Atypical scrapieSheep disease sparks health fears
01 March 2006
Which? is demanding answers from the government over whether a recently discovered BSE-type disease in sheep and goats could have implications for people's health.
The Food Standards Agency (FSA) says work is underway to test whether the disease - called atypical scrapie - could be a risk to humans who eat infected sheep and goat products. The FSA will discuss discuss the implications when its board meets on 9 March.
The newly discovered disease is relatively widespread in sheep flocks in Europe. It's estimated that there are now at least 82,000 infected sheep in the UK.
Atypical scrapie is not BSE in sheep but is a different disease.The FSA is also continuing surveillance for BSE in sheep, as it can't rule out a 'theoretical risk' that sheep could be infected with it.
'We need urgent answers'
Sue Davies, Which? Chief Policy Adviser, said: 'The government and FSA have to treat any potential risk to humans as the overriding priority and must continue to keep the public fully aware of what is and isn't known so that we are in a position to make informed decisions for ourselves and our families.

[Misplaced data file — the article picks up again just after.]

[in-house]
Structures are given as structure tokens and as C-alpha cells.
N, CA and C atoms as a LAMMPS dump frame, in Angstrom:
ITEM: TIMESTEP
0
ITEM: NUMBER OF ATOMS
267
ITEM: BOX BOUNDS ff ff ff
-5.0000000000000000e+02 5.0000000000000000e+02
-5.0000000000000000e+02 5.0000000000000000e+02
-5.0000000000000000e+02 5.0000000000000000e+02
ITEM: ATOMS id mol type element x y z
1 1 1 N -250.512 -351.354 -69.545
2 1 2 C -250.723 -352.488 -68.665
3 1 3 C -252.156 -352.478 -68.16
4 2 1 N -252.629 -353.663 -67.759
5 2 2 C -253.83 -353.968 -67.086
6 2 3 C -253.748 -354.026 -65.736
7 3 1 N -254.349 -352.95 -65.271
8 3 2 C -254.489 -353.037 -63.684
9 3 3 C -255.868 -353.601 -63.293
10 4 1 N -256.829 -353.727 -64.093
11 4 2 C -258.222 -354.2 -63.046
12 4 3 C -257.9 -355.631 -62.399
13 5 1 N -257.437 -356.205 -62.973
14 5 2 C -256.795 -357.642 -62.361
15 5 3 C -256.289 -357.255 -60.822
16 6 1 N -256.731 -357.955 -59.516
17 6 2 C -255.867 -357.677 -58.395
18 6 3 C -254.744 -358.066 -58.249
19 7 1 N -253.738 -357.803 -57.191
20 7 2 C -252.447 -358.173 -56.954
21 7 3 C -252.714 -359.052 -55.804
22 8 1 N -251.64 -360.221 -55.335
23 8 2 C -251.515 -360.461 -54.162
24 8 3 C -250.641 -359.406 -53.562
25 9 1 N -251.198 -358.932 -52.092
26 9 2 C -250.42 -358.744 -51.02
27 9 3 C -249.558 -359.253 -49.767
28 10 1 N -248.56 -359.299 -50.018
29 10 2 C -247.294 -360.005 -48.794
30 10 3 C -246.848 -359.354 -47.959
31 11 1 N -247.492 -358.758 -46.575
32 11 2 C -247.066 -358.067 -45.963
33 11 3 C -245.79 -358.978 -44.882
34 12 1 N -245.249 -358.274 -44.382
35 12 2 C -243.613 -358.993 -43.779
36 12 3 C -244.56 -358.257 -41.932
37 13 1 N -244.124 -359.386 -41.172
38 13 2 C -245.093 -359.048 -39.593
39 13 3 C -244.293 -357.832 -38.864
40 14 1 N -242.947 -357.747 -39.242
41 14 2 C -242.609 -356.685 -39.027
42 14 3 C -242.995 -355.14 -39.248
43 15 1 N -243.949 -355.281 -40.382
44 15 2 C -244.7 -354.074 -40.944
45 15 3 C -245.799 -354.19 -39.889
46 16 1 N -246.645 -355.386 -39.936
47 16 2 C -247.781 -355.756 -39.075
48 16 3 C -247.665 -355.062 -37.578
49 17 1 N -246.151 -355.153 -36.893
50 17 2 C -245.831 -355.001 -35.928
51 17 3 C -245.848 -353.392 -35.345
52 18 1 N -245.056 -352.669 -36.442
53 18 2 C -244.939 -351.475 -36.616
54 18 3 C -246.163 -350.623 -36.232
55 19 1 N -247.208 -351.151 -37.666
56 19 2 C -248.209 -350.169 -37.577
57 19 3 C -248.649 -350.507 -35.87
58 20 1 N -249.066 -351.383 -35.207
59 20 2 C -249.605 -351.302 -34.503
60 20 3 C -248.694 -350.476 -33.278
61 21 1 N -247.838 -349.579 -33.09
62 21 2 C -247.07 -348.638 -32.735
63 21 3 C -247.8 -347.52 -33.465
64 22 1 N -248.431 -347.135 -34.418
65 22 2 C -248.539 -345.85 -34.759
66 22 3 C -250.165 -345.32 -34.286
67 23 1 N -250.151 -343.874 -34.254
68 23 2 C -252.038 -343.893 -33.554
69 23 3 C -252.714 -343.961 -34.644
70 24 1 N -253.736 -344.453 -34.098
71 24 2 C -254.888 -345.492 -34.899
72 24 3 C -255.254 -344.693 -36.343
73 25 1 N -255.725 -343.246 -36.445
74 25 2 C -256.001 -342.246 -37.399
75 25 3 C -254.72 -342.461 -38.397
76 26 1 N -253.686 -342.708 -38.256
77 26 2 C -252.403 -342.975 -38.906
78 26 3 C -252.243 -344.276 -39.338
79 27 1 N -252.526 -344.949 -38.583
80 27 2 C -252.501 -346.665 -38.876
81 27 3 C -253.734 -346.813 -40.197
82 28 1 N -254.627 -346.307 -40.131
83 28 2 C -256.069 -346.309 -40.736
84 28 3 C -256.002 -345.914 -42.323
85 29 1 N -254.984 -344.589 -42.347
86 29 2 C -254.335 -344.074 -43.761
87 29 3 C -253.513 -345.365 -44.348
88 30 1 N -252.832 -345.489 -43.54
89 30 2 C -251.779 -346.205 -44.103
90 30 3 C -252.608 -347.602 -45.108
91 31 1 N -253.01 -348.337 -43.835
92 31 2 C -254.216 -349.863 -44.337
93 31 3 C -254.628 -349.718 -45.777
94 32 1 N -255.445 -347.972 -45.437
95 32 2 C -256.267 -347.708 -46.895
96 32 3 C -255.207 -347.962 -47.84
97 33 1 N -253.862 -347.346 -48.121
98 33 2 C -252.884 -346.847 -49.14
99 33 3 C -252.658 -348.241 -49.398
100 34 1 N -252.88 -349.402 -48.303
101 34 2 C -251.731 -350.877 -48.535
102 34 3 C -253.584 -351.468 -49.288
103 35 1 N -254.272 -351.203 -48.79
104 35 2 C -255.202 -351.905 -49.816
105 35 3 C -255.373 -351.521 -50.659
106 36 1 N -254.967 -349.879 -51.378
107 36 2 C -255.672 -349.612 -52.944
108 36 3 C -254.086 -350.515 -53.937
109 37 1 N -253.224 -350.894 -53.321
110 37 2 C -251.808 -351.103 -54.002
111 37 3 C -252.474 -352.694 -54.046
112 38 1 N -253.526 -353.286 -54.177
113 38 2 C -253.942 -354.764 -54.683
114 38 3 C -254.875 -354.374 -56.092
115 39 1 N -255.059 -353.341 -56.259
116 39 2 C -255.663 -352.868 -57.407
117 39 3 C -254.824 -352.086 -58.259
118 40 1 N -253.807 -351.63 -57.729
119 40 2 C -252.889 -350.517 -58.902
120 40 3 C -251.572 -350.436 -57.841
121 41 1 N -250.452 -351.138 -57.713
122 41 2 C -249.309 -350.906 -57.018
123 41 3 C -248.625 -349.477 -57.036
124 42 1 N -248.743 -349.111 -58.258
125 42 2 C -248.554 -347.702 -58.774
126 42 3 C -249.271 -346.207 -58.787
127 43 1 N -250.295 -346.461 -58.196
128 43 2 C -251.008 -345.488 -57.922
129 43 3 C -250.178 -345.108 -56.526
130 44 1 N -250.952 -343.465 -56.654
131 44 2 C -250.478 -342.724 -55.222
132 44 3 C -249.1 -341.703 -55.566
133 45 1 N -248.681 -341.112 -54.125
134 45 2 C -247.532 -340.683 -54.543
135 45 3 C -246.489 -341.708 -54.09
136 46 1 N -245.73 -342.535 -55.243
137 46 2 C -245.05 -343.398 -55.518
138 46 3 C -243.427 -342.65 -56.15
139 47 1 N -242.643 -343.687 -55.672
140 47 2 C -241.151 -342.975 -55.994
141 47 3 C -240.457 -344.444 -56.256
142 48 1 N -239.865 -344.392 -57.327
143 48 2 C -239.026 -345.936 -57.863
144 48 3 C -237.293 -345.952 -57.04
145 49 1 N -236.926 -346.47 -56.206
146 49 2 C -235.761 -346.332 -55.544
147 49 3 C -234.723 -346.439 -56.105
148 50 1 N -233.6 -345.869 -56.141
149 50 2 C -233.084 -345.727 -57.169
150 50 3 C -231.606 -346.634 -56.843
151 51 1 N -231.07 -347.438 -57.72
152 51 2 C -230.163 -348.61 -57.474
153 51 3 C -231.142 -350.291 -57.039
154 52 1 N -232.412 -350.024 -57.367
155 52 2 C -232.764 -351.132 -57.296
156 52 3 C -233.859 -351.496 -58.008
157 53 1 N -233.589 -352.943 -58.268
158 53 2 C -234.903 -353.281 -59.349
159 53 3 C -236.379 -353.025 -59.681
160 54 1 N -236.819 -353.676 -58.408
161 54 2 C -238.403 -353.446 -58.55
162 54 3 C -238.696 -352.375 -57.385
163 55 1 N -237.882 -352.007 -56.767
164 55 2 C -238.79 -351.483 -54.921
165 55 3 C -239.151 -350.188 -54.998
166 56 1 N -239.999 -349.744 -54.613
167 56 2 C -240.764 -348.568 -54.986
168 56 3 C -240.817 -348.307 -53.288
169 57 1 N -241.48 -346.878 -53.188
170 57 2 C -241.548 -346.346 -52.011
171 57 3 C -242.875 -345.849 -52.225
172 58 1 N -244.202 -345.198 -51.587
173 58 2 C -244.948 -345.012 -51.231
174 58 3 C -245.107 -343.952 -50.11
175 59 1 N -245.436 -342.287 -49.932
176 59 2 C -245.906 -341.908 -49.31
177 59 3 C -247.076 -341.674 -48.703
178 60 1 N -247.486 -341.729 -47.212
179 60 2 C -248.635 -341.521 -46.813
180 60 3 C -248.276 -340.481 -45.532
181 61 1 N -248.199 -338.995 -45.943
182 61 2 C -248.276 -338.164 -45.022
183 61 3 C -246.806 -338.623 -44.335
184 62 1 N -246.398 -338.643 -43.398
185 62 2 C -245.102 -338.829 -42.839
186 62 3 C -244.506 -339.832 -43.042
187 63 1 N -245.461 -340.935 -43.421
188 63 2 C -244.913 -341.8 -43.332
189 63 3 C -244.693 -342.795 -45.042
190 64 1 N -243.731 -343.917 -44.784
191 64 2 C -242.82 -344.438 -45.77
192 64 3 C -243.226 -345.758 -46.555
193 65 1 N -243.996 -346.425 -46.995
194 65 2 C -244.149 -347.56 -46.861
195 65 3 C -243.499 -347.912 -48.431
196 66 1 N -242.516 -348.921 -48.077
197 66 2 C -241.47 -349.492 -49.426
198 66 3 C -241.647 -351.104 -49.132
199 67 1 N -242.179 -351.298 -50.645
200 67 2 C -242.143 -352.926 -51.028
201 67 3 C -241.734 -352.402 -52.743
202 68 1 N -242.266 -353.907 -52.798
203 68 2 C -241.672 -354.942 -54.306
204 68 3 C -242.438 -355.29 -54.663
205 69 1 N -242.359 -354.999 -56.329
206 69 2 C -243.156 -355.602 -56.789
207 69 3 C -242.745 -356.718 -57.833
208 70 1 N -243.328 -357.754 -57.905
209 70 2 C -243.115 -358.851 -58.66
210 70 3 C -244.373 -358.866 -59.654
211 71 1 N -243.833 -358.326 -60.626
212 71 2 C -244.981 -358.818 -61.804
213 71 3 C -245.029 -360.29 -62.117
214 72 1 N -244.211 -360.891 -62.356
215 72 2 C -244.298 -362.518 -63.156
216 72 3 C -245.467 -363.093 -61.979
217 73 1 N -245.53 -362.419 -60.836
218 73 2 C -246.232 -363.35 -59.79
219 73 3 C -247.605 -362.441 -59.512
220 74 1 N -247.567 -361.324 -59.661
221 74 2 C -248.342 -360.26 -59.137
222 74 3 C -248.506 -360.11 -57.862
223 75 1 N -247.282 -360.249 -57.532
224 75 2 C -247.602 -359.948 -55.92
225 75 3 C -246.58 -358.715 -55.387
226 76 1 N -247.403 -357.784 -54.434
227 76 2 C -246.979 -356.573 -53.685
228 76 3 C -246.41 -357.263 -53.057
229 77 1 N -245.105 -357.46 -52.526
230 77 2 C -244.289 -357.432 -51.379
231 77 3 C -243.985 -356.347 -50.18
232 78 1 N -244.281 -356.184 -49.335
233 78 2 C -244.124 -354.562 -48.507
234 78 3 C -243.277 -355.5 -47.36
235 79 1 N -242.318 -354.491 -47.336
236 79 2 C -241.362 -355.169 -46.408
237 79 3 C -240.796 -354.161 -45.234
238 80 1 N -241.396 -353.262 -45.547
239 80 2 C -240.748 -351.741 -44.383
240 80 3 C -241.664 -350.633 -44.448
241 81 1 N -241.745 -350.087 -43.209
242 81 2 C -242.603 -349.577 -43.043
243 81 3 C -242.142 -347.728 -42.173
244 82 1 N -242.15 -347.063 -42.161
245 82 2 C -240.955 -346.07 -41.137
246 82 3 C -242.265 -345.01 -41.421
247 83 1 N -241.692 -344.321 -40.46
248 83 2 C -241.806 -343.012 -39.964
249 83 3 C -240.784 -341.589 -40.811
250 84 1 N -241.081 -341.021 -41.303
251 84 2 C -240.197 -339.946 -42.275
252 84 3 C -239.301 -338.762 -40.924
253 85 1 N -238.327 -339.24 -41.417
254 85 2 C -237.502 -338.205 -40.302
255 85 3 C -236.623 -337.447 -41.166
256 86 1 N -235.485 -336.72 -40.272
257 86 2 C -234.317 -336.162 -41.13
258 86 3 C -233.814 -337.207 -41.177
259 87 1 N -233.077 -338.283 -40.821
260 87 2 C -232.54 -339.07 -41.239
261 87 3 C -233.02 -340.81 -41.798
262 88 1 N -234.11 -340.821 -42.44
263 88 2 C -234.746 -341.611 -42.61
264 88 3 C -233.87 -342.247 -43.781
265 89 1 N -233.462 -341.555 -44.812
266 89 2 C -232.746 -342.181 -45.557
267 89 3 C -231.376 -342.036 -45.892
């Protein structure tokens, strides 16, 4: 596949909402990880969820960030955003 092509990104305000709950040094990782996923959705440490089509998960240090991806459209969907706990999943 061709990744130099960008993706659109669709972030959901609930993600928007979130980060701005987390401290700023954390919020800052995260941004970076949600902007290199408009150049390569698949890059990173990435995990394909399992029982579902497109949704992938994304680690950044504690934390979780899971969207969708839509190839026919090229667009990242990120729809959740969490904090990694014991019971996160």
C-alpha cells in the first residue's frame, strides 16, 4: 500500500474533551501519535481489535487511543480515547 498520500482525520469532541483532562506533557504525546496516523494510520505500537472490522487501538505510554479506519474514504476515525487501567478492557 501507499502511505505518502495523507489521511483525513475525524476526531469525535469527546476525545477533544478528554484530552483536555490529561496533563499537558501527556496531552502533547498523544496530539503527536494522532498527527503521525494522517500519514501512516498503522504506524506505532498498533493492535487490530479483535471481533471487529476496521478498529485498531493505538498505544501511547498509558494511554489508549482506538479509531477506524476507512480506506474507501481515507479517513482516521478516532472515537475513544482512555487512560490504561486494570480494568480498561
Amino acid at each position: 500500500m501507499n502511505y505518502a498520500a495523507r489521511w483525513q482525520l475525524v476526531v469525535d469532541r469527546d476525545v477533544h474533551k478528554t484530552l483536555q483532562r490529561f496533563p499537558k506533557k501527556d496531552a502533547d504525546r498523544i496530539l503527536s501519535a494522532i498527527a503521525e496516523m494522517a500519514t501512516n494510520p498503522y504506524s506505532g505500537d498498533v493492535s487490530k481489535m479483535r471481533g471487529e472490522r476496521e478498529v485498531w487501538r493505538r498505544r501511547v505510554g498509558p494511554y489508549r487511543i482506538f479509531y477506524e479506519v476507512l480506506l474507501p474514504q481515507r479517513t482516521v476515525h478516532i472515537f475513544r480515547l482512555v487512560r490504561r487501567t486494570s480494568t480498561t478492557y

'We need urgent answers to the many uncertainties surrounding this finding as quickly as possible so that there is a better understanding of whether there are any human health implications and if so, whether existing control measures are adequate.'
The FSA isn't advising people to stop eating sheep or goat meat or products. Dr Alison Gleadle from the FSA said: 'The FSA has always been open about the uncertainty surrounding the possible risk of BSE and other brain diseases in sheep. Emerging evidence and expert opinion is pointing to more uncertainty. Much more work is needed before we can form a clearer picture of what, if any, risk there might be to people.'
'While FSA advice remains that we are not advising people to stop eating sheep and goats, this issue will be discussed thoroughly by our board and kept under review as evidence emerges.'